I was 18 when I read Henry Thoreau's Civil Disobedience. It opened the world of non-violence and I read books about Gandhi and Martin-Luther King. It made me take a second-look on the life of Jesus. It led me to authors like Graham Sharpe and Ron Sider. I wanted to know more about the Quakers and Mennonites. When Linda and I thought first thought of establishing a development agency, we chose the name 'Kalinaw' - Bisayan for 'Peace'.

    I made a poster which read: ' WANTED REVOLUTIONARIES: Men and women who are willing to die in the process of building what they love, not men and women who are willing to die and to kill in the process of destroying what they hate.' Our group didn't have goons or armed bodyguards. I don't even own an air-rifle or a waterpistol.'

    When I received the news of Rogelio's death, I just felt numbed. That night I could hardly sleep. Then I felt helpless, afraid, discouraged. But I also remember feeling very angry. I experienced murderous thoughts of revenge. Day in and day out, friends and acquaintances expressed their sadness and anger. As days passed fears were still expressed but there was a growing dominance of anger and revenge.

    So many came trying to talk me into agreeing to hit back before 'they' hit again. They said that we should get the 'head', and not bother with the 'tentacles'. There were at least two very serious offers to carry out the 'job'. But I had other friends deeply committed to nonviolent action. For the time being, we had our way. If violence must be used, then it must be the last resort. We hadn't exhausted all the non-violent means possible and within our reach.

    I want the campaign for justice for Rogelio to take off the ground and to succeed. If the authorities move quickly enough, there is a very good possibility that we will enjoy a relatively free and honest elections. But if any member of our political group becomes another victim of violence, some people will make their own move. Through a chain of whispers, I was told, 'Buhay ang inutang, buhay din ang kapalit.' (Life was owed, life will be the repayment.) My greater fear is if I become the victim of violence, I will not be around to stop them declaring a 'clan war'. I cannot allow political violence to take root in Damulog.

    The Justice for Rogelio campaign must succeed. There is no choice if non-violence is to prevail. And I believe we will triumph. In the past weeks and month, I prepared myself to die. I made myself believe that I can do more for Damulog dead, than alive. Looking back, this was the one reason big reason why I couldn't tell Linda, Aisha and Zac by phone or by e-mail about my decision to run for Mayor. The possibility of death loomed so high that I couldn't think positively.

    I went back to my catechism for strength. I was taught that the blood of martyrs is the seed of the the church. If I am killed, I do not want anyone to take revenge. Let my death be my sermon that belief in the after life demands the quest and the struggle to enable everyone, no-one excluded, towards enjoying fullness of life before death. Wealth, power, worldly goods and pleasures are not worth killing for but equitable access to them for everyone is worth dying for.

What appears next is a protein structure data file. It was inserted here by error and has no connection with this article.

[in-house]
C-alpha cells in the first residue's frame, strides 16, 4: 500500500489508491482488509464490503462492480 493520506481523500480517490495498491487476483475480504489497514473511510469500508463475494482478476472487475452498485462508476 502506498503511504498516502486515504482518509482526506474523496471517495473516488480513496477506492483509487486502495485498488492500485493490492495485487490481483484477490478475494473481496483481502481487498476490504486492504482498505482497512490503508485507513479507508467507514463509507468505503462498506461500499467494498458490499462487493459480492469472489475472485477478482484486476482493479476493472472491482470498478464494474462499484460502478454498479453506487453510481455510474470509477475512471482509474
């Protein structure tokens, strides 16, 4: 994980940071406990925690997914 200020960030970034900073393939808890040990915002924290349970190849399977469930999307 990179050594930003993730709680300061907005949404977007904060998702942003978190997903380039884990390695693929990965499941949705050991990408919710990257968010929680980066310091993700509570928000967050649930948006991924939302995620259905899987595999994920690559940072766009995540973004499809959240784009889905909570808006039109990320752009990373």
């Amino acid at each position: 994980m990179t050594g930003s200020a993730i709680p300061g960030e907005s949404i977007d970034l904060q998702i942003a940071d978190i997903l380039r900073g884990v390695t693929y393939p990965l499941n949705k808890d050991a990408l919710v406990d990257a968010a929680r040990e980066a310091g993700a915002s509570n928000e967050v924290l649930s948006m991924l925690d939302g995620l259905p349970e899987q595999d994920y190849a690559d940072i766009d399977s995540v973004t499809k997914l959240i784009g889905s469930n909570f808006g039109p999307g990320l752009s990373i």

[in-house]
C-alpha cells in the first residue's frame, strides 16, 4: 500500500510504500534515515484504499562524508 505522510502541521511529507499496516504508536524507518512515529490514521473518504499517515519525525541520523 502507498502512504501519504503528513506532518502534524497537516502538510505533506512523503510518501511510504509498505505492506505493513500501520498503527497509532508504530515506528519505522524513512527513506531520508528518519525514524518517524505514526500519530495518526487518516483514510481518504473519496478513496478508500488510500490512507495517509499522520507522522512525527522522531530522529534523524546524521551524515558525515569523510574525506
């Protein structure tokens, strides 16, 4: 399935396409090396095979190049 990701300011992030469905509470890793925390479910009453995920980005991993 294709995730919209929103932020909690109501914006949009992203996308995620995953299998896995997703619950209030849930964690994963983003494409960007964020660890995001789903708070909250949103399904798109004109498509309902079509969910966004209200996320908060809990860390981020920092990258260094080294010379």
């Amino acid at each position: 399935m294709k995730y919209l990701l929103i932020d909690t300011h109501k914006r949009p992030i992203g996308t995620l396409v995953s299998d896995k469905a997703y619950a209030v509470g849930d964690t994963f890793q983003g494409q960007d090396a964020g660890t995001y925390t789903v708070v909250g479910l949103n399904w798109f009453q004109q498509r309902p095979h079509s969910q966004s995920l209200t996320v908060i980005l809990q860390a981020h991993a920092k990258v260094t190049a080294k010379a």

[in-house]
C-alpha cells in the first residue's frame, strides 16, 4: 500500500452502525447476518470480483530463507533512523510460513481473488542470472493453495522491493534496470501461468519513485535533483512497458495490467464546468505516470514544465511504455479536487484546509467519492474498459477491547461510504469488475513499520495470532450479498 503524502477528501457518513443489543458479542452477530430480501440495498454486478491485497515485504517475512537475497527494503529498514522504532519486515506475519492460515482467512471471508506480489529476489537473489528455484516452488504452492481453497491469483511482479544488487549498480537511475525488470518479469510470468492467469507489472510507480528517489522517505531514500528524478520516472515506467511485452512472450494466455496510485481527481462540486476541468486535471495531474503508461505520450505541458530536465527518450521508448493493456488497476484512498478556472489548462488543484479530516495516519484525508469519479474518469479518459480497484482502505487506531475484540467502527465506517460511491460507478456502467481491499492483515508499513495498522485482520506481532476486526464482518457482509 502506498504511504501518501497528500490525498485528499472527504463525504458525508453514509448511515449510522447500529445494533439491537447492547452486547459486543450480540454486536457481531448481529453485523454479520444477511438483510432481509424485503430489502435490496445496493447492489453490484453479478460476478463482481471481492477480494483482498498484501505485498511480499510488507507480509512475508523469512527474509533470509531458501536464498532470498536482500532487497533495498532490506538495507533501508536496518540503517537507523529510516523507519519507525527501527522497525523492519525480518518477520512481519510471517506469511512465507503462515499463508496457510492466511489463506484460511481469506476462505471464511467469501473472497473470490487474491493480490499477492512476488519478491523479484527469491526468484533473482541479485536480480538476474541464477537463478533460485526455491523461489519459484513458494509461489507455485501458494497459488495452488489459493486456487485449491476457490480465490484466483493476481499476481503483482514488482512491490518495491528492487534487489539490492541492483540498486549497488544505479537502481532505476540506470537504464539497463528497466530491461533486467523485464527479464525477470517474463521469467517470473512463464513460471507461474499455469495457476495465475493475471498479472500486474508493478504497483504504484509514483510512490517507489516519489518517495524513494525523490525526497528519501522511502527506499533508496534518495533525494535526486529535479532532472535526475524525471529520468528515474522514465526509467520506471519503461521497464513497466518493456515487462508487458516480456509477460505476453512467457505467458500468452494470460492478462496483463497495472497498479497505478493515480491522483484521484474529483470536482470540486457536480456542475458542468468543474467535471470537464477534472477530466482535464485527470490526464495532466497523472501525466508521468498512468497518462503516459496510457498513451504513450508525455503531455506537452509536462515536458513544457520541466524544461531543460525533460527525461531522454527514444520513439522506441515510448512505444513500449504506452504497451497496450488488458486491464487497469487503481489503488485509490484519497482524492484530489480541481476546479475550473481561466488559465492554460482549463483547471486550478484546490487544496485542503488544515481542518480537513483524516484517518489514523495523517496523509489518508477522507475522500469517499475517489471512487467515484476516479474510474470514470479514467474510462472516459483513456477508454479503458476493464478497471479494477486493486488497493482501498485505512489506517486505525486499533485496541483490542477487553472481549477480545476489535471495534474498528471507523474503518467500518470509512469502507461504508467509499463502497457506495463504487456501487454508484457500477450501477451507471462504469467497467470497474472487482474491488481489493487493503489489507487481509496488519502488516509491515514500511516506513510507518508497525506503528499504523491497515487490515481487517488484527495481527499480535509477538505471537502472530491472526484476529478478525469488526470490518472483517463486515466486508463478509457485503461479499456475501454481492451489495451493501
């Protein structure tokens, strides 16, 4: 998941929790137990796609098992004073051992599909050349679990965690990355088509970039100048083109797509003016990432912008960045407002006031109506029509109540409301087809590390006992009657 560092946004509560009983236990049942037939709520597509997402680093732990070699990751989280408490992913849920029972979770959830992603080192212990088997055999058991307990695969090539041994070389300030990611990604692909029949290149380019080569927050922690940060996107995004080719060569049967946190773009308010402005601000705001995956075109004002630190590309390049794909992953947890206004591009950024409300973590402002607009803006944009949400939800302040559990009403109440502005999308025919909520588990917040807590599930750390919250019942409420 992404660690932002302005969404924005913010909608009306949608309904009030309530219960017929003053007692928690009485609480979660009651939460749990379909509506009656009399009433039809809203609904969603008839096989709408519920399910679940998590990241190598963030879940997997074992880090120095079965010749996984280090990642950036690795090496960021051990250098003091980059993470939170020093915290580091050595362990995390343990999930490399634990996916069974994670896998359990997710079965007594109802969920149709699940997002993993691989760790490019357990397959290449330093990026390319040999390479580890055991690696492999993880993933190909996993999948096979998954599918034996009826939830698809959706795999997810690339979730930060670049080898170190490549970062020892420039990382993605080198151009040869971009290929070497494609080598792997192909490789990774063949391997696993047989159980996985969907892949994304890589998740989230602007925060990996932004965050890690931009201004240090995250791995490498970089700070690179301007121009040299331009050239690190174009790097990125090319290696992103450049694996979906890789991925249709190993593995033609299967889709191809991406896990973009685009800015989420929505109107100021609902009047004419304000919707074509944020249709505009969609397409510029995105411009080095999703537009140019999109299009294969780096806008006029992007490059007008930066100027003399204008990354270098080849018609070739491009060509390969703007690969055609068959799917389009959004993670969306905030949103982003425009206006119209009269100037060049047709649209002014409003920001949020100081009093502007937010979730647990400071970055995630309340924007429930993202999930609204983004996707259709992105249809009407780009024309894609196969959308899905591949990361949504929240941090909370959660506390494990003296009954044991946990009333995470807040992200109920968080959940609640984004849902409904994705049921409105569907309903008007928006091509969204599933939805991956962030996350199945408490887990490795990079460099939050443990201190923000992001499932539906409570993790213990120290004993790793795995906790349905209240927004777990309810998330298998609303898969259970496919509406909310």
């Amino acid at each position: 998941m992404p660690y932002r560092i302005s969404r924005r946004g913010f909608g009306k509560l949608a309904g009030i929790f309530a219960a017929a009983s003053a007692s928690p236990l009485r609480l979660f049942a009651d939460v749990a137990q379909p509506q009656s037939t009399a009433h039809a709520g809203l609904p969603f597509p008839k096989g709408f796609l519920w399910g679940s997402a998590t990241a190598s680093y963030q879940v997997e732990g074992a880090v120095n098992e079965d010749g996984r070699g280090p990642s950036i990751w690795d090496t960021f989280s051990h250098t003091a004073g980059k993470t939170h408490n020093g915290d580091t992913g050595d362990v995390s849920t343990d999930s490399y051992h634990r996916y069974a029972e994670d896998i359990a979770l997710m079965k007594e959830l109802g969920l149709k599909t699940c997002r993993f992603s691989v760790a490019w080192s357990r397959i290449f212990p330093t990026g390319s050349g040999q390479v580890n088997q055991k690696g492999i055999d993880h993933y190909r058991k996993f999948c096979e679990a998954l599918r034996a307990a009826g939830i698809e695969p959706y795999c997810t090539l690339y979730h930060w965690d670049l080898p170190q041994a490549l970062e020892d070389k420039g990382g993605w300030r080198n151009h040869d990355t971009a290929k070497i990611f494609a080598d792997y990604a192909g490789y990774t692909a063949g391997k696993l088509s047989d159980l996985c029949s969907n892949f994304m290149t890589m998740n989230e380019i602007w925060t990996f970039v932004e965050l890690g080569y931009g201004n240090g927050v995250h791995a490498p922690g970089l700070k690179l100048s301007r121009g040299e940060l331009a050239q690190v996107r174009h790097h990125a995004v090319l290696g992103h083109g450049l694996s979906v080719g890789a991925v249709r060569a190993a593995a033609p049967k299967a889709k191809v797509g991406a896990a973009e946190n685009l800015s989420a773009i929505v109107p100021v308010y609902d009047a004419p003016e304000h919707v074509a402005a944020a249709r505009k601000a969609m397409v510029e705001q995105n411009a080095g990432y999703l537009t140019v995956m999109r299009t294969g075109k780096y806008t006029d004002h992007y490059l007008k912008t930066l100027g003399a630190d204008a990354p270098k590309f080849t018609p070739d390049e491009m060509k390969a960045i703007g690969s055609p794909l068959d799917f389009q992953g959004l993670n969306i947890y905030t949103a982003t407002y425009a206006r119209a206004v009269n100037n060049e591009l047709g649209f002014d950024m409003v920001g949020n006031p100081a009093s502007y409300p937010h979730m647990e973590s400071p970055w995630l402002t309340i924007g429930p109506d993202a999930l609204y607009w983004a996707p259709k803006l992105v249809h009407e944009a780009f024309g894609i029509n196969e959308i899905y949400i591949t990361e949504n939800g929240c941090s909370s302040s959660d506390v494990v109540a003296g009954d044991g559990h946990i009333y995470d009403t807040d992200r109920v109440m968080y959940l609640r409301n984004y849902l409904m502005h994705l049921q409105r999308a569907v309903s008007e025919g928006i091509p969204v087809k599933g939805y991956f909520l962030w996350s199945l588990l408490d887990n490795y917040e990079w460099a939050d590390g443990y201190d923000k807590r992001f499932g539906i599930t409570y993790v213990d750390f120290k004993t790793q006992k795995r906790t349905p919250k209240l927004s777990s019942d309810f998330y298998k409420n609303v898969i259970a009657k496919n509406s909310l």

Some said that I am brave. I am not brave. I am afraid. I don't want to die. But I am not allowing my fear to freeze me into in action - to stop me from doing what I believe my situation is asking me to do - because death can be a service to people. I see a lot of meaning in this kind of death and I think I can accept it, if and when the time comes. May God give me the strength to make this my offering.

    During the past few days, I received feedback of what you have been doing. I am deeply moved. I am inspired. Two nights ago I told Linda, with growing conviction, that every letter, every petition, every media coverage demanding justice for Rogelio Estudillo was making the possibility of another political murder in Damulog more and more remote. I started to believe that non-violence will triumph over violence. I began to dream of winning the election. I grew in hope that I will serve again the people I served as a priest 30 years ago and, 20 years ago, as their Mayor.

    You made me believe that Rogelio's dream that I would come back as Mayor of Damulog can come true. Thank you. Thank you very much. 'What good can come out of Nazareth?' 'What good can come out of Damulog?' The seeds of 'engaged citizenship' has been sown in the different parts of the country. The emergence of democratically mature citizens is unobtrusively taking place. May Damulog contribute and hasten the process. Once again, to one and all - daghan kaayong salamat (thank you very much)!!!


    Romy's story brings the message of Paul and Silas right up-to-date. In a society dragged down by corruption his story speaks of the liberation God gives to those who recognise him, turn to him, seek to serve him in the power of his Holy Spirit.

    Now being mayor again means that Romy remains in a vulnerable position. Just as continuing their mission meant that Paul and Silas were always likely to come across corrupt and violent opposition again. So we continue to pray for Romy, Linda and family; and we continue to take encouragement from the many stories in scripture and today, of people who were prisoners, liberated by God.


    Notes
    [1] Romy Tiongco letter from MouthPeace, magazine of Shrewsbury & Liverpool Justice & Peace Commissions, Issue 57 (Spring 2007) [pdf]